With its unification in 221 BC, China is one of the oldest states still in existence today. The features of its unification were the creation of a transport network connecting all regions of the empire; a form of legalism, later incorporated in Confucianism, in which the people were required to support the state; and an education system geared towards maintaining state rule. These ties held an otherwise fragile empire together over the subsequent millennia, and were used at the end of each dynasty by the incoming rulers to obtain support (via taxes, obedient civil servants, and a pacified population). This led to a pattern of the rising dynasty making full use of these features, before weakening over time and ceding power to market forces. Although this pattern declined from the Qing Dynasty onwards, it has continued to the present day, still combining faster economic development with dynastic change.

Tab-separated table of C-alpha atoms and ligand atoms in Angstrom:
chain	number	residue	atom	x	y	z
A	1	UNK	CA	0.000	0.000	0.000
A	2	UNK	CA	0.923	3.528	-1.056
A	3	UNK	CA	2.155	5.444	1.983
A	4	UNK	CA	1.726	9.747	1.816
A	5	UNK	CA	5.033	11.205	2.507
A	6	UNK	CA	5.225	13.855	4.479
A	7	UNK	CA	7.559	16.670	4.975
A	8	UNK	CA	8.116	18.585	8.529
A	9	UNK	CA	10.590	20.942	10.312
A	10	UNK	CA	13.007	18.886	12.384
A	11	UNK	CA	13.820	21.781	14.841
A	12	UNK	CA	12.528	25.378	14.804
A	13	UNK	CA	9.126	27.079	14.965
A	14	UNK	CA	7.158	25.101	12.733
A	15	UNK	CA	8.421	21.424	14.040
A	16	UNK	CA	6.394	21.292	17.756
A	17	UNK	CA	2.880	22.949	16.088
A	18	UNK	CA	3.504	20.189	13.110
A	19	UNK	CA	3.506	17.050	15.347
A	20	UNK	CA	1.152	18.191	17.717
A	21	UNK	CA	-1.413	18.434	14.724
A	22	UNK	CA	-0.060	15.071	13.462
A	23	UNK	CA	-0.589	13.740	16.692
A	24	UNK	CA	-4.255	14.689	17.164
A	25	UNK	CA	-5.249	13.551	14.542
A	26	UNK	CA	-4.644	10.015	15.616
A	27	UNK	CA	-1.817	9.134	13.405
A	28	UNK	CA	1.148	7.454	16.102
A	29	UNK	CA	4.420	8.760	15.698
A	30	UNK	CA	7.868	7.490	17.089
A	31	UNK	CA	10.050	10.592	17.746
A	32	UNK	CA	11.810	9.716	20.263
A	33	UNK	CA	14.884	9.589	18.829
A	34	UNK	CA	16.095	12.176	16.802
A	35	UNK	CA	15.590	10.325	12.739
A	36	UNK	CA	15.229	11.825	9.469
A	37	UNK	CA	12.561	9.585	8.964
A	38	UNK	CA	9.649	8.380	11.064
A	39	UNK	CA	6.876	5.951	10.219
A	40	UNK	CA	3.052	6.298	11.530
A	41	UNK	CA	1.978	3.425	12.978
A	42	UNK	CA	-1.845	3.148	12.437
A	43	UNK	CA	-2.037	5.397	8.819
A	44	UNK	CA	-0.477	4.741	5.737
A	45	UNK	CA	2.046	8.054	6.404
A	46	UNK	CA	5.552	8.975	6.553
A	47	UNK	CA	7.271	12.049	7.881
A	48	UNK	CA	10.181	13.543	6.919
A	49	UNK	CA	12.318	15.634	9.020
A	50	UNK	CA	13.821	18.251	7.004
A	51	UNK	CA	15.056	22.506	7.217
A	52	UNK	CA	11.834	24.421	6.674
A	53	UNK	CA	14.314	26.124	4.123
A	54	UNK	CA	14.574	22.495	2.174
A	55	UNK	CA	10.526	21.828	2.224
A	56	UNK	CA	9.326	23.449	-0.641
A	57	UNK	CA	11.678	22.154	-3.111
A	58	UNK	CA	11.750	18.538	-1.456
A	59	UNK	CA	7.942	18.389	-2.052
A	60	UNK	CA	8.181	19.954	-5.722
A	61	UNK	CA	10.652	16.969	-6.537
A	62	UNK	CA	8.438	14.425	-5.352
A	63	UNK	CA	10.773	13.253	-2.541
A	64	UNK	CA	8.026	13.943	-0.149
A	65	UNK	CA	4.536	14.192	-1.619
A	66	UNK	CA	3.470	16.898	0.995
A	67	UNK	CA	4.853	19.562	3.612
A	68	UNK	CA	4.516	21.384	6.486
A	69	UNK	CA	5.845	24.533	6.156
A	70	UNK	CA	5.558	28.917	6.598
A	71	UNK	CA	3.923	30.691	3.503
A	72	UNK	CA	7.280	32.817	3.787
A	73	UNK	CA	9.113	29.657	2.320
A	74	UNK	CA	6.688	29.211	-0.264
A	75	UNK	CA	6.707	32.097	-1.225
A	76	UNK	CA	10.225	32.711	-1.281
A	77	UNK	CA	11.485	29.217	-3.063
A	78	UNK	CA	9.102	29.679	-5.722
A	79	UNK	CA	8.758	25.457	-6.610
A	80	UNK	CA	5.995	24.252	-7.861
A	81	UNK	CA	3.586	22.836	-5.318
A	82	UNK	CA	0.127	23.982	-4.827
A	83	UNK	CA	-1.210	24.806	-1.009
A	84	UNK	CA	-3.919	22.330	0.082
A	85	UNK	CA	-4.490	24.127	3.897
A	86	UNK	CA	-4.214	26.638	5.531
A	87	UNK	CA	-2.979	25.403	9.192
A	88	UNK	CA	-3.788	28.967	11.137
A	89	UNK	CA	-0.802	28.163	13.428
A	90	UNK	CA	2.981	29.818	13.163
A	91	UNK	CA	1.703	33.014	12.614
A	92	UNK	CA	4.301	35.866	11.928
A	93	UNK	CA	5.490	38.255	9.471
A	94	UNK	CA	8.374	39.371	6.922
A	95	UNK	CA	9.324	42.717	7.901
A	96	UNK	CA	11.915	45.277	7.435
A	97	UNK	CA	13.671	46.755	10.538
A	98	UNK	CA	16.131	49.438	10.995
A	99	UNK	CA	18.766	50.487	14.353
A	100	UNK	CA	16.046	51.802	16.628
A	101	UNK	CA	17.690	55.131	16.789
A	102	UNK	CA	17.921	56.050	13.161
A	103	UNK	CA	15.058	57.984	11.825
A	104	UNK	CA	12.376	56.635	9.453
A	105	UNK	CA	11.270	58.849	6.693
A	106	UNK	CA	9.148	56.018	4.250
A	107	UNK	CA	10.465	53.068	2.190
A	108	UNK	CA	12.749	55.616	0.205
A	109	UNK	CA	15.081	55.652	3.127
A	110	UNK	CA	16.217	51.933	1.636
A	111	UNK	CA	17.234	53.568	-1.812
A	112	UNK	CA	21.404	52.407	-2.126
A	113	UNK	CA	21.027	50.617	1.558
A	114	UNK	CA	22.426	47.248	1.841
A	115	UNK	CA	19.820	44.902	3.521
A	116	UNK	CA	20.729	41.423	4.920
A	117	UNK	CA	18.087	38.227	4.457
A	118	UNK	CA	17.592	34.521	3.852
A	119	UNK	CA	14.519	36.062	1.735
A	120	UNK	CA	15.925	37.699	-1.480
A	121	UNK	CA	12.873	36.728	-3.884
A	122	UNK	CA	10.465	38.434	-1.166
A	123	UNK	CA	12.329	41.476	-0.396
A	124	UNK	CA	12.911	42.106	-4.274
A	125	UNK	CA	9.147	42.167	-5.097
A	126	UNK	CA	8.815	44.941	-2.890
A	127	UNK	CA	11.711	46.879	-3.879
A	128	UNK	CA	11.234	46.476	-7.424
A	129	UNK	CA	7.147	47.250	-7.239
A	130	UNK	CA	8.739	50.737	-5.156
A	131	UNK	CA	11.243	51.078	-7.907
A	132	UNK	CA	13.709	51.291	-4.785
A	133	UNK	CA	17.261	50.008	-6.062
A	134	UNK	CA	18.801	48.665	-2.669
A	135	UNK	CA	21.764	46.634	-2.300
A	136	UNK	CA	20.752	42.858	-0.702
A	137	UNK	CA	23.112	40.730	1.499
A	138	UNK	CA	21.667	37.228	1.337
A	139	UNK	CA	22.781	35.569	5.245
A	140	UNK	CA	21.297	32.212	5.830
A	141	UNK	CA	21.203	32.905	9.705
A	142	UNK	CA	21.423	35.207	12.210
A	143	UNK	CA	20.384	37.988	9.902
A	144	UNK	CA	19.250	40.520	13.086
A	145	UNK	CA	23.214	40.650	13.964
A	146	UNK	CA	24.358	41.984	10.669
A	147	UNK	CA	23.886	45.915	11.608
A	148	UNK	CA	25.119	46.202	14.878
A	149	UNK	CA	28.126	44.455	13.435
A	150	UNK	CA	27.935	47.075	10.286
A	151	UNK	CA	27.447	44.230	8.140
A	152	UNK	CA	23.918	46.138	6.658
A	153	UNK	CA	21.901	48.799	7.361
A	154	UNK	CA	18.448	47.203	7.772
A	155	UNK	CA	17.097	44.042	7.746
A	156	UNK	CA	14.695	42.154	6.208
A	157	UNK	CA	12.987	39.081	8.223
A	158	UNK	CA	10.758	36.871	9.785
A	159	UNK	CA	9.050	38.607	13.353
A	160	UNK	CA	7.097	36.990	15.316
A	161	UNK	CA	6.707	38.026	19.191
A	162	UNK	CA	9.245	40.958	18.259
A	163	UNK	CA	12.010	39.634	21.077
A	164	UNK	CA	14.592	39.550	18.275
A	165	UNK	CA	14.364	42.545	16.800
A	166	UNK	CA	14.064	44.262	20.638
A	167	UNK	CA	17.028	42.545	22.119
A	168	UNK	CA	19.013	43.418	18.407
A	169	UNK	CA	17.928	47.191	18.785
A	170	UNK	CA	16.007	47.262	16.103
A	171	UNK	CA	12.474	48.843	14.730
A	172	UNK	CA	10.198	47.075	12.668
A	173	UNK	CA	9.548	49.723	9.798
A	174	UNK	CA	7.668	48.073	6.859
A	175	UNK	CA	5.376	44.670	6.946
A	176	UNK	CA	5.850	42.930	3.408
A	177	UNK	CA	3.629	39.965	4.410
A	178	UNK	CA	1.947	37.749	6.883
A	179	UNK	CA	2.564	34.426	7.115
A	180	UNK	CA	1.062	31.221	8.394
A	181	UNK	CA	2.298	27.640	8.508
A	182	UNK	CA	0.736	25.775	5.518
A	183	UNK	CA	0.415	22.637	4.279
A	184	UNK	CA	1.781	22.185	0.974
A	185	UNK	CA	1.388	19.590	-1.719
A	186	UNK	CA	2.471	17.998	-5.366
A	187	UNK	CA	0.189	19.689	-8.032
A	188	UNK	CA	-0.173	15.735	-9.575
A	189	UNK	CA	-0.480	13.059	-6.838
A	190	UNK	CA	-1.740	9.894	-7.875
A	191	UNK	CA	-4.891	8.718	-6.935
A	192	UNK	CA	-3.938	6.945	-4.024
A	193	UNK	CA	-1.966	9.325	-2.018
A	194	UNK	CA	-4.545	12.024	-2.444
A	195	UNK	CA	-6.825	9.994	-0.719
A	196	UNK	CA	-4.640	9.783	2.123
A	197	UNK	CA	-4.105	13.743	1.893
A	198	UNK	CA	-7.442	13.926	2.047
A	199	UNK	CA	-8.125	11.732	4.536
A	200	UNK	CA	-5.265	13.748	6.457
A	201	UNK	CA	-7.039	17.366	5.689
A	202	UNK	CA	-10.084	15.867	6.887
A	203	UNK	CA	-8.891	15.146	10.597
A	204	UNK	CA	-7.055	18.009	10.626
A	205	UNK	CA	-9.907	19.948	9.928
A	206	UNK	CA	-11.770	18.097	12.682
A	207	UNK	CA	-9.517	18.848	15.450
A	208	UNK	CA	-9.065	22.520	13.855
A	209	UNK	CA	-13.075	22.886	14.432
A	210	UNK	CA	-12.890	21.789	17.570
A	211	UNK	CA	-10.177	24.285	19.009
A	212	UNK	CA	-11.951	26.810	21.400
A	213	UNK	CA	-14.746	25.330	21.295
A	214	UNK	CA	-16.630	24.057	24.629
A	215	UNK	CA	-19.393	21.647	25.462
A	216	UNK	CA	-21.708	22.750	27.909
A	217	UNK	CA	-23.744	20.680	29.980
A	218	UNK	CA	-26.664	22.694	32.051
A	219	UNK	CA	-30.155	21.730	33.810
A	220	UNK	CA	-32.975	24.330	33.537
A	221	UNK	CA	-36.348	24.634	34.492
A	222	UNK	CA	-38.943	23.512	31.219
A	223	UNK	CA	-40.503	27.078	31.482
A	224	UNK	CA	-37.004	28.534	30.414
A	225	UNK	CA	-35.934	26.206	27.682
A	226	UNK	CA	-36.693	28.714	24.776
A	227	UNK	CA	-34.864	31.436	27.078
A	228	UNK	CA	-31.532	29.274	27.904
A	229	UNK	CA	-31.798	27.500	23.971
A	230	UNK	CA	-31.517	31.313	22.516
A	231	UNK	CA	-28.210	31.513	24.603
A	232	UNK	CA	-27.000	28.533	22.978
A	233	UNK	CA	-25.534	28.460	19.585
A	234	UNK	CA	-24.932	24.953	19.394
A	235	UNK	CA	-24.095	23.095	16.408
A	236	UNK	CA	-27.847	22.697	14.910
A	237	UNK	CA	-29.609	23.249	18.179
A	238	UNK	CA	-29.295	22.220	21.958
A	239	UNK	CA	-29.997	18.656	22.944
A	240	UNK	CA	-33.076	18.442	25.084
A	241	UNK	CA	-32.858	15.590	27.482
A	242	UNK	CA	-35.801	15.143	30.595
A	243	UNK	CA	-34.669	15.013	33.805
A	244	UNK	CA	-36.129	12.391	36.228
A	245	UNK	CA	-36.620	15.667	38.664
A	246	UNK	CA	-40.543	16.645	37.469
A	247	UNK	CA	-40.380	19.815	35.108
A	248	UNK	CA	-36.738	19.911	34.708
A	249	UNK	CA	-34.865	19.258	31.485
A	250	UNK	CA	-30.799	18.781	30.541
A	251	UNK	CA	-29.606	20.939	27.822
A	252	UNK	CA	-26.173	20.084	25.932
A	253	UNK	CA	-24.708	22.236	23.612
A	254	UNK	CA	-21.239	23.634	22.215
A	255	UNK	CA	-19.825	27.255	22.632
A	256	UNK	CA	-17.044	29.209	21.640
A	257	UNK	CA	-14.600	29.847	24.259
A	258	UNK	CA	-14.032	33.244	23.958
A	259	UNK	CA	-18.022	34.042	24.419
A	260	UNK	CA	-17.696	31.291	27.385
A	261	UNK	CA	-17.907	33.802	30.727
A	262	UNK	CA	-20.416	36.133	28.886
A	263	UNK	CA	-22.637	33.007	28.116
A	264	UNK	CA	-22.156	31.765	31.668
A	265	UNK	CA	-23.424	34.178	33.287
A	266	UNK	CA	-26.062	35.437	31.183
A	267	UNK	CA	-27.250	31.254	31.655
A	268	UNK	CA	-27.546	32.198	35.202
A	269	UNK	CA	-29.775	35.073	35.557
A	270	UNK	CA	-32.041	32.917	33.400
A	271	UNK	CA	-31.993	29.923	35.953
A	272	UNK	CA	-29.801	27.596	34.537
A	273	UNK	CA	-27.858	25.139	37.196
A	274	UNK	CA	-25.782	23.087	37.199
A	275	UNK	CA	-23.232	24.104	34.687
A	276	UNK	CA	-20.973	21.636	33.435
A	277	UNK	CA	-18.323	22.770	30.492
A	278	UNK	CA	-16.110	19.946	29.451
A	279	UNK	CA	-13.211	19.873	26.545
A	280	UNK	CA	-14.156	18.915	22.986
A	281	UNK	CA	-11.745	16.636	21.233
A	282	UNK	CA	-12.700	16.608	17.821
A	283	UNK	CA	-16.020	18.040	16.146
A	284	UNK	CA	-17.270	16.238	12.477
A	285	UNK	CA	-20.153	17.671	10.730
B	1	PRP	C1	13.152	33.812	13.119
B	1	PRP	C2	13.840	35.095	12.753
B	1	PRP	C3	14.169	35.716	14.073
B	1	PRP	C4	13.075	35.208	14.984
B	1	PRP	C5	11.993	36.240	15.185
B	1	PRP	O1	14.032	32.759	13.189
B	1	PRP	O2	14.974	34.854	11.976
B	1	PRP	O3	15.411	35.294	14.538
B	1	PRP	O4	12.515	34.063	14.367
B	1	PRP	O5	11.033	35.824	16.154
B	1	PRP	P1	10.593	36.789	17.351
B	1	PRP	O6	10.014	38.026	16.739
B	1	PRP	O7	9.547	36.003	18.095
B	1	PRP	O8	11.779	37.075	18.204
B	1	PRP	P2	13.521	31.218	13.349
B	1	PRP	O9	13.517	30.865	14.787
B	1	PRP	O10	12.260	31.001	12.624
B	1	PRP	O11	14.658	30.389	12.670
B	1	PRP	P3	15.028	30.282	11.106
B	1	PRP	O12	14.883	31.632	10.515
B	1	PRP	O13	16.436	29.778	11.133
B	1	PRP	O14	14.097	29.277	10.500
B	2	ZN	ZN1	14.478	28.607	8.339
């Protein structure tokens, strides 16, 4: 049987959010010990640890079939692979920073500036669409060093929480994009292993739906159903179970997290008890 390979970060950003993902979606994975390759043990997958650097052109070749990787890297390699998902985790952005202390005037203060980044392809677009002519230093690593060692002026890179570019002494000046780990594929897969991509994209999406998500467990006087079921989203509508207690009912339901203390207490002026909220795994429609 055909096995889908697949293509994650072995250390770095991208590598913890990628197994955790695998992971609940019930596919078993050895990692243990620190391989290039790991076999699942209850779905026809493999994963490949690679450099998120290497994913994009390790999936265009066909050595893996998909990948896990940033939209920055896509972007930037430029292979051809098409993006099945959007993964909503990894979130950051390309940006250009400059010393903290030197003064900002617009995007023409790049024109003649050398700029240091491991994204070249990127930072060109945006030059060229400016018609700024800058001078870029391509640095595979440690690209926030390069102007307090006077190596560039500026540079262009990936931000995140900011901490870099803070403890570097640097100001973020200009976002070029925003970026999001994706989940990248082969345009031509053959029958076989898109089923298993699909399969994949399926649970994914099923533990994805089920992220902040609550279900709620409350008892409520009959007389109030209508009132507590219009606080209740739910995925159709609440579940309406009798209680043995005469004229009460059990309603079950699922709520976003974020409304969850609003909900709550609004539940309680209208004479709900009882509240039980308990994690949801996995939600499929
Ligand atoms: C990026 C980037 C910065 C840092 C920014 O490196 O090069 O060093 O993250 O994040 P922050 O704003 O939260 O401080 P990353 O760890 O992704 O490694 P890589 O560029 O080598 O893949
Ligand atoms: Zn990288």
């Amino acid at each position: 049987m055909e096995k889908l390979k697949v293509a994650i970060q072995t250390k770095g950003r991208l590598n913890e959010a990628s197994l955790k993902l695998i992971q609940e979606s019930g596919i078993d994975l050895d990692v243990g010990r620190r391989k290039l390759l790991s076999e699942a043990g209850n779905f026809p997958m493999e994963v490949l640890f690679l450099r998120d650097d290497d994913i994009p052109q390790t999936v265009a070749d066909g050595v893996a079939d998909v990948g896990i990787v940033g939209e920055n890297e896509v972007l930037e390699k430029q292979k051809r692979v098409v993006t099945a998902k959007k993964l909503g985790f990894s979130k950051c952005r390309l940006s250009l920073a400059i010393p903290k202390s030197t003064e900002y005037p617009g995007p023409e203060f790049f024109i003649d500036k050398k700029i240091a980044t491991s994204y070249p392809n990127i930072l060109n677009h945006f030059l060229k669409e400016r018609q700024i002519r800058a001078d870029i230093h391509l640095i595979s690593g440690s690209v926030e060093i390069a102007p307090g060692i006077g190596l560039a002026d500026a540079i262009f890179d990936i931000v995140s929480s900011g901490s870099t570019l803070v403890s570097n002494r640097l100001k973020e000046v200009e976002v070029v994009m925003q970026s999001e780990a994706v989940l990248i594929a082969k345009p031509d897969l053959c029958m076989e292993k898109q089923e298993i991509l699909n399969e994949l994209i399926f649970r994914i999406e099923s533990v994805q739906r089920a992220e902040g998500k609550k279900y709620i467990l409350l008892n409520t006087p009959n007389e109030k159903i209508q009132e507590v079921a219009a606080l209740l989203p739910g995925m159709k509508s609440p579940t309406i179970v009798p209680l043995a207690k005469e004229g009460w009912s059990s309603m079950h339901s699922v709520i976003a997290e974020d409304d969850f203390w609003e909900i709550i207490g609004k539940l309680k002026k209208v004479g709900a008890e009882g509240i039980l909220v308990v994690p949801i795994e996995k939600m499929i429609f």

|Title of host publication||China in the Local and Global Economy |
|Subtitle of host publication||History, Geography, Politics and Sustainability|
|Editors||Steven Brakman, Charles van Marrewijk, Peter J. Morgan, Nimesh Salike|
|Place of Publication||London and New York|
|Number of pages||23|
|Publication status||Published - 2019|
|Name||Regions and Cities|